Bones and All 

directed by Luca Guadagnino

R-rated, 4.5 Stars

Luca Gaudagnino never fails me. Turning cannibalism into a beautiful, heartfelt love story that has you sympathizing, empathizing, and understanding their nature is something I never thought would be possible. Amazing performances from Timothee Chalamet and Taylor Russell, gruesome and hard to watch most of the time, but an incredulous experience nonetheless. Similar to Aftersun, it just felt so melancholy and sad, even when they were in the act of eating a person. Taking place across the rural midwest (I mean come on, where else would two cannibals be running city to city in a stolen truck of one of the people that Lee (Chalamet) had eaten at the time in which they met). The words cannibal and romance never crossed my mind in harmony before this film, but now I feel as though we need more (?) An honorable mention would be Mimi Cave’s Fresh (also a 2o22 release) yet the romance is torn apart after the 30-minute introduction when Sebastian Stan’s character becomes a kidnapper and uses multiple women for their bodies. One theme that I wished was more touched on is the idea of genetics that played into the story. Their desire, the “Eaters” as they call themselves, can be inherited and passed down like a gene as if it were any other disease or addiction. Which, ultimately, it is. After being abandoned by her father, Maren wants answers, so she searches for her mother. As it comes to be, her mother was an Eater too.


Now, let’s take a turn to look at my least favorite releases:


Don’t Worry Darling

Directed by Olivia Wilde
R-rated, 2 stars

I was expecting so much more from this film with its list of well-established actors. I see why so many people enjoy this movie and see its potential, but I think it fell flat in many aspects. For starters, the role of Jack Chambers, played by Harry Styles, whose previous filmography consisted of Christopher Nolan’s Dunkirk, in which he had no speaking role, I wasn’t expecting much from his performance to begin with. It all just felt flat, boring and unconvincing. This felt anything but a thriller, the build-up of tension seemed to be nonexistent and focused way too long on unimportant subplots. I never felt involved or engaged, just bored. As Styles said, “This just feels like a movie,” and it is nothing more.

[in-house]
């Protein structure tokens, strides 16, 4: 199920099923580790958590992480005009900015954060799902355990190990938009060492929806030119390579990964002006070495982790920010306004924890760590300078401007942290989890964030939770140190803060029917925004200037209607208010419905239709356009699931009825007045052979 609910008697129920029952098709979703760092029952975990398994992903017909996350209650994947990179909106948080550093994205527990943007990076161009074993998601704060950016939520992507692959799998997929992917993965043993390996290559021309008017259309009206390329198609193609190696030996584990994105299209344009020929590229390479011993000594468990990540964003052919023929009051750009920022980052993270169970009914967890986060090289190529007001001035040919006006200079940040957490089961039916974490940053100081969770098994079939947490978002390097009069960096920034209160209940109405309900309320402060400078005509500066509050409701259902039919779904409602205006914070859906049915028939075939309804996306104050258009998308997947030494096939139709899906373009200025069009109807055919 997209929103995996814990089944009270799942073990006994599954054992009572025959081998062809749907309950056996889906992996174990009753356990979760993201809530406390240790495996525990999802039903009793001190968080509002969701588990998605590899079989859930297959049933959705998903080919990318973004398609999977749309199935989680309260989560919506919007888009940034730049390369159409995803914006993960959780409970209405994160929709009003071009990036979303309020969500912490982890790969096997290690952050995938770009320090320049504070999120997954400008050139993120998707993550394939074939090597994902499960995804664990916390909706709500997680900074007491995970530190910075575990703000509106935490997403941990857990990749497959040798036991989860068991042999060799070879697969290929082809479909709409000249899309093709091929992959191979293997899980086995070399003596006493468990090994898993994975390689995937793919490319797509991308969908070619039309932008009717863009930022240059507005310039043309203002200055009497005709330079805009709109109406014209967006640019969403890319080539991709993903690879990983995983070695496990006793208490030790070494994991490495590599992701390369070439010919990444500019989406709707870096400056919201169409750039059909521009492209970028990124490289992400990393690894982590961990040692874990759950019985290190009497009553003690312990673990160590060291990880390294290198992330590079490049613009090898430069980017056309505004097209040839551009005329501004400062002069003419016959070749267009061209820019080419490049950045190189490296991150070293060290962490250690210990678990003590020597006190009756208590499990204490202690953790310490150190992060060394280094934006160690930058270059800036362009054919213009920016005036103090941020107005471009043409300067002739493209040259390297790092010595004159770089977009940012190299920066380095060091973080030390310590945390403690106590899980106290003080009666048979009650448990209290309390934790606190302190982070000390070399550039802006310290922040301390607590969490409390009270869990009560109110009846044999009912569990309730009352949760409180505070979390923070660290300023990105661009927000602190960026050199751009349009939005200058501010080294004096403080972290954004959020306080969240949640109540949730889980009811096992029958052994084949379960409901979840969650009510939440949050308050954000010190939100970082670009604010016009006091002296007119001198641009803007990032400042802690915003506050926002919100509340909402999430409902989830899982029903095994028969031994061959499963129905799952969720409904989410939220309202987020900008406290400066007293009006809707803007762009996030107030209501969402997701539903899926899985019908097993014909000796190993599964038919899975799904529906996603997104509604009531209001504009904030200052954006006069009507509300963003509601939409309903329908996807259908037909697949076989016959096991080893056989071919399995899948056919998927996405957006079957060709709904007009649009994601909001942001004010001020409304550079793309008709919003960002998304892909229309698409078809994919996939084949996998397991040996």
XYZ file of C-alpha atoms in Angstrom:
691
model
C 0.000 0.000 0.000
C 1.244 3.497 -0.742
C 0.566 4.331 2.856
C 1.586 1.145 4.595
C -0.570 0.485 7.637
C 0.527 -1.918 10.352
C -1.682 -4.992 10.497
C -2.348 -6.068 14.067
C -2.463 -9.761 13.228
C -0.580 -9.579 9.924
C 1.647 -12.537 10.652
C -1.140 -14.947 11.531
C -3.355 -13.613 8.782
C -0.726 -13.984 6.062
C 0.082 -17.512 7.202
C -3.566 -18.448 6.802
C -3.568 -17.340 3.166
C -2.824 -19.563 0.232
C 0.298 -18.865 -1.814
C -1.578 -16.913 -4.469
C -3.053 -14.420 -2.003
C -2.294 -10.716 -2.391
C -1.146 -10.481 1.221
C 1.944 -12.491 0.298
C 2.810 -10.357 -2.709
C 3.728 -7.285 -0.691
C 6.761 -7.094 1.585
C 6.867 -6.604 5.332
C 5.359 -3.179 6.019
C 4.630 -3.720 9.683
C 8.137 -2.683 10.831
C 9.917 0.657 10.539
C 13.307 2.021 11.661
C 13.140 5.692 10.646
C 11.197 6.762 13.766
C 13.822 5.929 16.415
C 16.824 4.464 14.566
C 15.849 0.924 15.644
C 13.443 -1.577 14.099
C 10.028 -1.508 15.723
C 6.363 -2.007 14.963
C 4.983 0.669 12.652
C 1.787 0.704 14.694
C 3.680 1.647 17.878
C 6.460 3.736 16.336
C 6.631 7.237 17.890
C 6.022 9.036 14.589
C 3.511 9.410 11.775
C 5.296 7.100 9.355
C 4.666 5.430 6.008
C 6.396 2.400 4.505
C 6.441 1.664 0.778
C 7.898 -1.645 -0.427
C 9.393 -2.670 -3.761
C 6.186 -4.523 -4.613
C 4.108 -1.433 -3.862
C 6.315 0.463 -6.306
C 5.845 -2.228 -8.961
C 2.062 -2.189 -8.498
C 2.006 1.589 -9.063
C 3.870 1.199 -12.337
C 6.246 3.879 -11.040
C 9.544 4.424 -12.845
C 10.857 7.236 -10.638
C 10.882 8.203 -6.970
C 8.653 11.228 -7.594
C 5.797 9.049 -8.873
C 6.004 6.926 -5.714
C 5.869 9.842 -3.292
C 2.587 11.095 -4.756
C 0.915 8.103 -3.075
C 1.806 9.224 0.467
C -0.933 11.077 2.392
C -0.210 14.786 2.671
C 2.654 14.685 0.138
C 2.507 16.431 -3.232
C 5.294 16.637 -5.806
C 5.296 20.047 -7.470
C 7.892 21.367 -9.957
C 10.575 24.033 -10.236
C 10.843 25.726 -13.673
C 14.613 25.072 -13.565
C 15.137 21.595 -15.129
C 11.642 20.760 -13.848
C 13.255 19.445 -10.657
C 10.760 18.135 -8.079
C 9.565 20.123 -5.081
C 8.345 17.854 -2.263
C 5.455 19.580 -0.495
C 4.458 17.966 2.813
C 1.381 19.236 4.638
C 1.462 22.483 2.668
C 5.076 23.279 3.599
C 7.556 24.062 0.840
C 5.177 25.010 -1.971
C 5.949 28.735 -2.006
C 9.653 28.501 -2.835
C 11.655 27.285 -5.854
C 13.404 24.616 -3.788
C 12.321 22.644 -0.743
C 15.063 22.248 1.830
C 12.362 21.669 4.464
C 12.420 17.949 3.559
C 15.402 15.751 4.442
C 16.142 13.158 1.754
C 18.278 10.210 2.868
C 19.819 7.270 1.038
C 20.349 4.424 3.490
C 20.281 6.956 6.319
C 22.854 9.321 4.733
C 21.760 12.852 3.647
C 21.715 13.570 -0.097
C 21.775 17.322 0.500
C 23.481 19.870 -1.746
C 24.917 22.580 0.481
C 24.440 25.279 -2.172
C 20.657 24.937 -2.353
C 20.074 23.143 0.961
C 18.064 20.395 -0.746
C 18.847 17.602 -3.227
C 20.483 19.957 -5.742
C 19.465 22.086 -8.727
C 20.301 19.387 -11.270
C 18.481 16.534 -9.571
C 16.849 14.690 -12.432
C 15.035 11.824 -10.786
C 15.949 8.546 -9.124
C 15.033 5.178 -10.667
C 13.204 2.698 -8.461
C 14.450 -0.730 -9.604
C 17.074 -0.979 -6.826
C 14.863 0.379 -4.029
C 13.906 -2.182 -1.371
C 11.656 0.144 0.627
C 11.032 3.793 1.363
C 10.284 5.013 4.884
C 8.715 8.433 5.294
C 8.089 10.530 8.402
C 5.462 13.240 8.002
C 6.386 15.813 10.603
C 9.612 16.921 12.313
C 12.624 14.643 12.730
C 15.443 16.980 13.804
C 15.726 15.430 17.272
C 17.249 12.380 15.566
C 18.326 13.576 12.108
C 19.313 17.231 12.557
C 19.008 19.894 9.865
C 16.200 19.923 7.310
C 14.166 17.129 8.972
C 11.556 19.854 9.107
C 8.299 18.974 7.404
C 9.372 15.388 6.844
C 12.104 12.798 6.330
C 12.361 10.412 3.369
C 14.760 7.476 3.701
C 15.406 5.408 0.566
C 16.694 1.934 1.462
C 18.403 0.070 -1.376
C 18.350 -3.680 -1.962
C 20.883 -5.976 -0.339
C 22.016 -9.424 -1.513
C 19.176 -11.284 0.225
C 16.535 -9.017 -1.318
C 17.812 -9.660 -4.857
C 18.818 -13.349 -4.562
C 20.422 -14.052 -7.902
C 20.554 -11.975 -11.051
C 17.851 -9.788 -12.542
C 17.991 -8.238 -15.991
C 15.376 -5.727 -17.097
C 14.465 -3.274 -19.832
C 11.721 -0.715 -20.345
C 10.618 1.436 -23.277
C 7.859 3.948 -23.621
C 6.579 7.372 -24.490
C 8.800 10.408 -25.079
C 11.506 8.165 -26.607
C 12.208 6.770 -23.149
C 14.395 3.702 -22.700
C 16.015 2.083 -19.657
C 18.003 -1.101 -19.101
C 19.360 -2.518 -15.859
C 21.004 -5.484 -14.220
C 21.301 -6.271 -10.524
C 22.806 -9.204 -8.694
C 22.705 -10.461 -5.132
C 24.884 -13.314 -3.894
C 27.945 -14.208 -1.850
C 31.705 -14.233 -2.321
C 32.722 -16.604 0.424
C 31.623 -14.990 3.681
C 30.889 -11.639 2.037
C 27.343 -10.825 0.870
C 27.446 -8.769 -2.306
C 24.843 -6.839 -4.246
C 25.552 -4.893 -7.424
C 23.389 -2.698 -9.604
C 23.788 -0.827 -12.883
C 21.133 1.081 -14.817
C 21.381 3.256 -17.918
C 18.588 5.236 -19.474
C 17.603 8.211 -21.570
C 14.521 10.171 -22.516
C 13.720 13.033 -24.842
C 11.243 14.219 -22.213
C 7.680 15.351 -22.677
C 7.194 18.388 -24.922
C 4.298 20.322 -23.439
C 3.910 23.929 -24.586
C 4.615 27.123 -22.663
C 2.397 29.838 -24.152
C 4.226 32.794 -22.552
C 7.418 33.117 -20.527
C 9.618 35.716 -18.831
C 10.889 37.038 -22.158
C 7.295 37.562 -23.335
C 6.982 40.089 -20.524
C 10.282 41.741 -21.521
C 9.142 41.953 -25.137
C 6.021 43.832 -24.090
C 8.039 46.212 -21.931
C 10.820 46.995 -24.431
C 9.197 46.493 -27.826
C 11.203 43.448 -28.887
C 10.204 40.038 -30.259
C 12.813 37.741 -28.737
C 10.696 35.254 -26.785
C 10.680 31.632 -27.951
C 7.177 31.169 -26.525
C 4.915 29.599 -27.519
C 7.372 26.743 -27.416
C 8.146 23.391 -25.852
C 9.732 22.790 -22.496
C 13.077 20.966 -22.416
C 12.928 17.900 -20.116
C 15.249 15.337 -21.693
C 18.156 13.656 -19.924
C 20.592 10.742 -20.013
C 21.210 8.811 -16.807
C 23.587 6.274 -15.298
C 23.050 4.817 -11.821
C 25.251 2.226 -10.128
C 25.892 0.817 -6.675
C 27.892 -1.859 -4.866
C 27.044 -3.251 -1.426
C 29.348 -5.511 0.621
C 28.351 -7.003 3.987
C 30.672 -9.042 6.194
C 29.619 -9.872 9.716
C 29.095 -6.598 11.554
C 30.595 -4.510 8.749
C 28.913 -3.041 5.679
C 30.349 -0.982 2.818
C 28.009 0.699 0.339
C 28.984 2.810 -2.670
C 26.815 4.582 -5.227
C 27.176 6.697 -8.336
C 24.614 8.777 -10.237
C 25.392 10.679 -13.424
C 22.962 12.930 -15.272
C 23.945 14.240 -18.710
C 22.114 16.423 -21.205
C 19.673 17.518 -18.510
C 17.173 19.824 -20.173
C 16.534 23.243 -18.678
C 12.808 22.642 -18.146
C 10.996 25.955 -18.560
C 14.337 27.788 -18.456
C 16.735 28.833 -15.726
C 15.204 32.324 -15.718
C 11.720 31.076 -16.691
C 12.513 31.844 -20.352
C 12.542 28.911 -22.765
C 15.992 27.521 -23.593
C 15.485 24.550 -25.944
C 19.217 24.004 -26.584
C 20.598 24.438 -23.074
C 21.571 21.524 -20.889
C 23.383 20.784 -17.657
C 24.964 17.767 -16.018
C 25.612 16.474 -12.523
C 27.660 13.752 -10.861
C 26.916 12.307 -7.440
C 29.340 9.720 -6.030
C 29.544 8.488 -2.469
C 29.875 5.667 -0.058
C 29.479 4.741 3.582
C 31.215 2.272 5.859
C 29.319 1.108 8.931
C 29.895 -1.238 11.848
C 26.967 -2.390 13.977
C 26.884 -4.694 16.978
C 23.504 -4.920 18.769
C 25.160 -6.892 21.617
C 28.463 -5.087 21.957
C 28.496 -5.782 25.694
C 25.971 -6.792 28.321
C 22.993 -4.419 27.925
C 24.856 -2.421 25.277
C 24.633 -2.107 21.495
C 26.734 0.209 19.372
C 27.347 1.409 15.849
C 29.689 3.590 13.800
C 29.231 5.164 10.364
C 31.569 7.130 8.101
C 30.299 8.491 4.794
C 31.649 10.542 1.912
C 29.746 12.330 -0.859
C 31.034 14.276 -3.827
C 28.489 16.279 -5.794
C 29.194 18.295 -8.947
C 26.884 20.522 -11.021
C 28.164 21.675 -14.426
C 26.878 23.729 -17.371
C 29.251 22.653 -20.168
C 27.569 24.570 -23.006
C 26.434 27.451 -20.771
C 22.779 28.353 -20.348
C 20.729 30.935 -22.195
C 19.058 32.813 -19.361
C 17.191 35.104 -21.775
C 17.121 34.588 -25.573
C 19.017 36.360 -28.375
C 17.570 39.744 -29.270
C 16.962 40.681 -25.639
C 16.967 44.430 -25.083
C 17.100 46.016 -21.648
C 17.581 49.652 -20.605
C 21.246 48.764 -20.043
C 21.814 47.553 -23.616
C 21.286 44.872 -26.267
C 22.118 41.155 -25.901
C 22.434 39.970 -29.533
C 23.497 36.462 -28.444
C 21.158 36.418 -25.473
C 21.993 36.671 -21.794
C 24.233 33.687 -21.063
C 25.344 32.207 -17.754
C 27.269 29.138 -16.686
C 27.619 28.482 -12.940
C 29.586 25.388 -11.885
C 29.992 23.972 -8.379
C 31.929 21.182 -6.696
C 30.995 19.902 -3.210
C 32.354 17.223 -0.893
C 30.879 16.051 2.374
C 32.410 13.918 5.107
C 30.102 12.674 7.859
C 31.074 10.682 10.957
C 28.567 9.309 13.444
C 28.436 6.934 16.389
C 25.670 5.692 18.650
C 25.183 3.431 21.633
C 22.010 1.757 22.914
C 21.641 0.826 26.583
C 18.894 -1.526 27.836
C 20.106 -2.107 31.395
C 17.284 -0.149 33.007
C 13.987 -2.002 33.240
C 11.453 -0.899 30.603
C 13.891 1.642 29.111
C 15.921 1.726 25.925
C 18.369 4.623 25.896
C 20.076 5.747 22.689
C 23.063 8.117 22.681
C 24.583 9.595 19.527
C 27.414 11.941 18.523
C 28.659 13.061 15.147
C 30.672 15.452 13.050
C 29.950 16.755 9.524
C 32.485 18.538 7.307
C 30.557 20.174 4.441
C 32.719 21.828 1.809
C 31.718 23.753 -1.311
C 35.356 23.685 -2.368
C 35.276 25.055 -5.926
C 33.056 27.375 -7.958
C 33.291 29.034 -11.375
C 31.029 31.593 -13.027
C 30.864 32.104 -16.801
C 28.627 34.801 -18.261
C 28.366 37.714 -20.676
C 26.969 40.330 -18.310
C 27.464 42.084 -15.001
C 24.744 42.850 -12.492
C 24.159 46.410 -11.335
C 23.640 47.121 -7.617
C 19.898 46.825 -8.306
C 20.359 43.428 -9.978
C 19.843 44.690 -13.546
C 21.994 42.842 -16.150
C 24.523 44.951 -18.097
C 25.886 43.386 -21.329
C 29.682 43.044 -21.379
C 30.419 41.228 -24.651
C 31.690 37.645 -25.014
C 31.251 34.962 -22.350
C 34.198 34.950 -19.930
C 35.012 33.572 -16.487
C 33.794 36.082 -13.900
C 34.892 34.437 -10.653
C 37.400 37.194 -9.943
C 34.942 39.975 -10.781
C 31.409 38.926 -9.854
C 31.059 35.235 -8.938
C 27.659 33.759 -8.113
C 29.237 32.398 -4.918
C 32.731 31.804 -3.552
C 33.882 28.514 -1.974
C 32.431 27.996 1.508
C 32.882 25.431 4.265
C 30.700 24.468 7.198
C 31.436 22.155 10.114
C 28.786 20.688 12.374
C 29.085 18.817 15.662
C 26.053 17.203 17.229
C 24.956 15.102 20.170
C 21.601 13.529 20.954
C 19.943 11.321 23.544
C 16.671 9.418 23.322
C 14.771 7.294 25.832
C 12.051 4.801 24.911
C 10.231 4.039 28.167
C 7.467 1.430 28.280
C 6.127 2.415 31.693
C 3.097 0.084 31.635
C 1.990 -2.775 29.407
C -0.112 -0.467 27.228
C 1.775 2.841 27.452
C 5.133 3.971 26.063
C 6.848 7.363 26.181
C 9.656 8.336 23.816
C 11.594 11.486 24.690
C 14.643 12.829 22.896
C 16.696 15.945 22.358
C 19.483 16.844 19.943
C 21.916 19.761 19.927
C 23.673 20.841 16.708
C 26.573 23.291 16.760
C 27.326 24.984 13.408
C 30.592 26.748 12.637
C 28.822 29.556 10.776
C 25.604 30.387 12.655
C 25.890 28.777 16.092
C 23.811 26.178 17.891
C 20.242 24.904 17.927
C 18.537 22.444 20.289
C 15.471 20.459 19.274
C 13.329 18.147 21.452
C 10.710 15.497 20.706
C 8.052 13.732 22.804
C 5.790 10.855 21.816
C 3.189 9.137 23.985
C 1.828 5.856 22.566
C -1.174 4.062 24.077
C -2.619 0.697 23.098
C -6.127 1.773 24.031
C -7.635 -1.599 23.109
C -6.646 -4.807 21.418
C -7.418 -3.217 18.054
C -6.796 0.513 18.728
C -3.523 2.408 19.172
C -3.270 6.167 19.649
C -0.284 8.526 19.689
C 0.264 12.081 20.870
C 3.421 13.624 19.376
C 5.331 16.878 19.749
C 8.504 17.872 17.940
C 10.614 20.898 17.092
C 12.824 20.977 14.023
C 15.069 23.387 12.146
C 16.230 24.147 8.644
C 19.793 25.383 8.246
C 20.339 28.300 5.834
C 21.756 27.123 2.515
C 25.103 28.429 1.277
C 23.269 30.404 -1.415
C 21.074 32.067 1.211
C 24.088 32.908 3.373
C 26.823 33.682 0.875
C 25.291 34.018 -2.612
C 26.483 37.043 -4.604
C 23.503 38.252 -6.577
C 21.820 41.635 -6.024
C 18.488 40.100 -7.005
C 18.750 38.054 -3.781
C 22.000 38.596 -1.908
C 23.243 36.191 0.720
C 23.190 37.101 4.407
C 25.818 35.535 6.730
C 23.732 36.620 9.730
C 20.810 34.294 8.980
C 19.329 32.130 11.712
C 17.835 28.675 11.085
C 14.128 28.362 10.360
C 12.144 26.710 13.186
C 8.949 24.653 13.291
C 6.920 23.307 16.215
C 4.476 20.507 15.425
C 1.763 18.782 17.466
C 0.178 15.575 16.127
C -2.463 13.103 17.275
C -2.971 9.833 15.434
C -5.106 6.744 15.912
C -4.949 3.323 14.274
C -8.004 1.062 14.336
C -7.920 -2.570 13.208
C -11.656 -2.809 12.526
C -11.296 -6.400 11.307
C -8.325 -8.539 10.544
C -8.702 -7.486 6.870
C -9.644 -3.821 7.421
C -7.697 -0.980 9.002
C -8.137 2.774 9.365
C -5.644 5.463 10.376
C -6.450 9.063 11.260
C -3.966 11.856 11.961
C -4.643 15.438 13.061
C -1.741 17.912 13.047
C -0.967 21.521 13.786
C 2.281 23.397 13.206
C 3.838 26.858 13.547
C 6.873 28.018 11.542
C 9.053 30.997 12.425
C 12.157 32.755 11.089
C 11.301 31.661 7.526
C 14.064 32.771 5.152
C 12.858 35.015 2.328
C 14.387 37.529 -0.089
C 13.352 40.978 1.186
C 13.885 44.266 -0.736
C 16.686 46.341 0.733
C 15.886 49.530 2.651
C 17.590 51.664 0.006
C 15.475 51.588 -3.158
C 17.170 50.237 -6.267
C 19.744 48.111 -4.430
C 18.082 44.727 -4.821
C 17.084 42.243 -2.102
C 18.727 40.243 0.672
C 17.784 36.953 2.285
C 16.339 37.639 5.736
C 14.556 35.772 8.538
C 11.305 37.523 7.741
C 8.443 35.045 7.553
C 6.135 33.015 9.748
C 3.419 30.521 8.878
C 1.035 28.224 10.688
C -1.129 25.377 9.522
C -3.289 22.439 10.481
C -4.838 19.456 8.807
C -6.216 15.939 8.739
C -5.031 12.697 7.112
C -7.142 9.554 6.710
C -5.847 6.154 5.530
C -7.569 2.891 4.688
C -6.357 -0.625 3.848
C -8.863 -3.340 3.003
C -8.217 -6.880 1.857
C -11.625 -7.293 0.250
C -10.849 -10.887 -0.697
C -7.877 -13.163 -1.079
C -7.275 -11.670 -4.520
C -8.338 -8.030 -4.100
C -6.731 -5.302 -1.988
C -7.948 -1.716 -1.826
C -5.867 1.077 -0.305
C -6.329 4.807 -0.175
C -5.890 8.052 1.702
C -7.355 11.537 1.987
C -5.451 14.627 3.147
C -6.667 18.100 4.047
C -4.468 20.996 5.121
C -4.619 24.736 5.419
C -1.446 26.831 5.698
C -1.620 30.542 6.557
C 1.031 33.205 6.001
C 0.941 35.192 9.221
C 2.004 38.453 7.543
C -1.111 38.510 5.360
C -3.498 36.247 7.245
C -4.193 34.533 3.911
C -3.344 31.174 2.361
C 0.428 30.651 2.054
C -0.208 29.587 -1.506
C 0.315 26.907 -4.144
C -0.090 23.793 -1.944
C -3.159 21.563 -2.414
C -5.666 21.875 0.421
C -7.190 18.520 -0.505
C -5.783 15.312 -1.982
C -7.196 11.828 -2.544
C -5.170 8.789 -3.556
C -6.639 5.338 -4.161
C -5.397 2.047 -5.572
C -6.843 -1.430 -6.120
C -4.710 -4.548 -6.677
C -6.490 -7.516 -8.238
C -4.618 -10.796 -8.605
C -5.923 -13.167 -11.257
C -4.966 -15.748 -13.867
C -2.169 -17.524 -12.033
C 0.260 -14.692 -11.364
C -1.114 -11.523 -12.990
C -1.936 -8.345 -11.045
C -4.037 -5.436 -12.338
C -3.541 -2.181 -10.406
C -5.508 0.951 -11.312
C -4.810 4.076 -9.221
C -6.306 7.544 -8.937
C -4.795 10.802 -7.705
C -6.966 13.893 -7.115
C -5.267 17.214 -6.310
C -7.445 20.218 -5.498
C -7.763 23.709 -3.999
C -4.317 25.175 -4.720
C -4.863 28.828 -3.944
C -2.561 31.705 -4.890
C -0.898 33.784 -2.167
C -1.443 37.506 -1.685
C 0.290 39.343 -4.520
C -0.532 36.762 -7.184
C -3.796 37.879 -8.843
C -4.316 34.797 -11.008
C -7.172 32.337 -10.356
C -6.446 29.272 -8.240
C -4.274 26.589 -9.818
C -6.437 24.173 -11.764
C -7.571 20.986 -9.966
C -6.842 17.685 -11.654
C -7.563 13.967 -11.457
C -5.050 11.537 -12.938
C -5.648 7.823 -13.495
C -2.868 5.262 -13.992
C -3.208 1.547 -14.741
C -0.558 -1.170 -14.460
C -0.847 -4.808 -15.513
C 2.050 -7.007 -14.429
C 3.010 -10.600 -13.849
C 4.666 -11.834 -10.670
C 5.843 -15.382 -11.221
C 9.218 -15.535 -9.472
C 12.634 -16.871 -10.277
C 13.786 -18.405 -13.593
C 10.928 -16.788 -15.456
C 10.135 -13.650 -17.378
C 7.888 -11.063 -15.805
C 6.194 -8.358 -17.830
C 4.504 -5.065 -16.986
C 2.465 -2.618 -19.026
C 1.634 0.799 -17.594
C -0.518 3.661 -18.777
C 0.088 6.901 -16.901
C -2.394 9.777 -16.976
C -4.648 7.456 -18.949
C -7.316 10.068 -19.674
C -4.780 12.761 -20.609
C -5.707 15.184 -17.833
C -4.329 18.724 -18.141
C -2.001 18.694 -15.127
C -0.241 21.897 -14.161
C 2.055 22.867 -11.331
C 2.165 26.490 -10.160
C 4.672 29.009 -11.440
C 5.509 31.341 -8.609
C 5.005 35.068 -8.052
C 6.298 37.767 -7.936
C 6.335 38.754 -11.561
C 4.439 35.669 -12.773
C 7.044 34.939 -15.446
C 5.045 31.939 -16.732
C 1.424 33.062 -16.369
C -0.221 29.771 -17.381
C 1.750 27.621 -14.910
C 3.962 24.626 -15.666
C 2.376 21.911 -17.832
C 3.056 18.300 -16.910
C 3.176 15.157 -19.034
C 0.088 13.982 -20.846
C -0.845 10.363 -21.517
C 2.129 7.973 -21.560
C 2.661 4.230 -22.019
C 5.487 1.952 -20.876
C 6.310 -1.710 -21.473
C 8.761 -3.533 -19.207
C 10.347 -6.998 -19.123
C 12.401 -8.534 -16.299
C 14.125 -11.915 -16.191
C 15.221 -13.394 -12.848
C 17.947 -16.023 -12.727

Not Okay

Directed by Quinn Shephard

R-Rated, 2 stars


The point of this movie is to hate it, but the satire and irony took it so far that I cannot find anything to like about it. I always find it difficult to enjoy satirical films, though if I hate it, at least its goal has been achieved. The beginning of the film starts with the words, “This film contains flashing lights, themes of trauma, and an unlikable female protagonist.” Following the story of Danni Sanders, who finds herself feeling lonely and looking for respect as a writer, she uses social media to create a fake writer’s retreat in Paris to gain traction and attention to her work. However, when a terrorist attack hits the Arc de Triomphe her lie becomes serious, and she plays along with it. This creates a newfound identity for her as a survivor, exploiting a traumatic event she was not a part of as a way to become an activist. Yet, everything she does is performative. She wants attention and does not care for the causes she begins championing for. Eventually, her lie catches up to her and is exposed to the public. Despite being an unlikeable protagonist, Danni’s character has no depth and is boring and unoriginal throughout the film in its entirety. There is no real explanation as to why her character is unlikeable or really wants social media fame which is why I feel the movie fails to serve a point in the relationship of influencer culture and performative activism in social media.


Across the 173 films I watched last year, these top 3 releases are only a fraction of those I enjoyed. With upcoming 2023 releases of Greta Gerwig’s Barbie, Paul King’s Wonka, and Denis Villeneuve’s Dune: Part Two, I can only hope for yet another great year of viewing.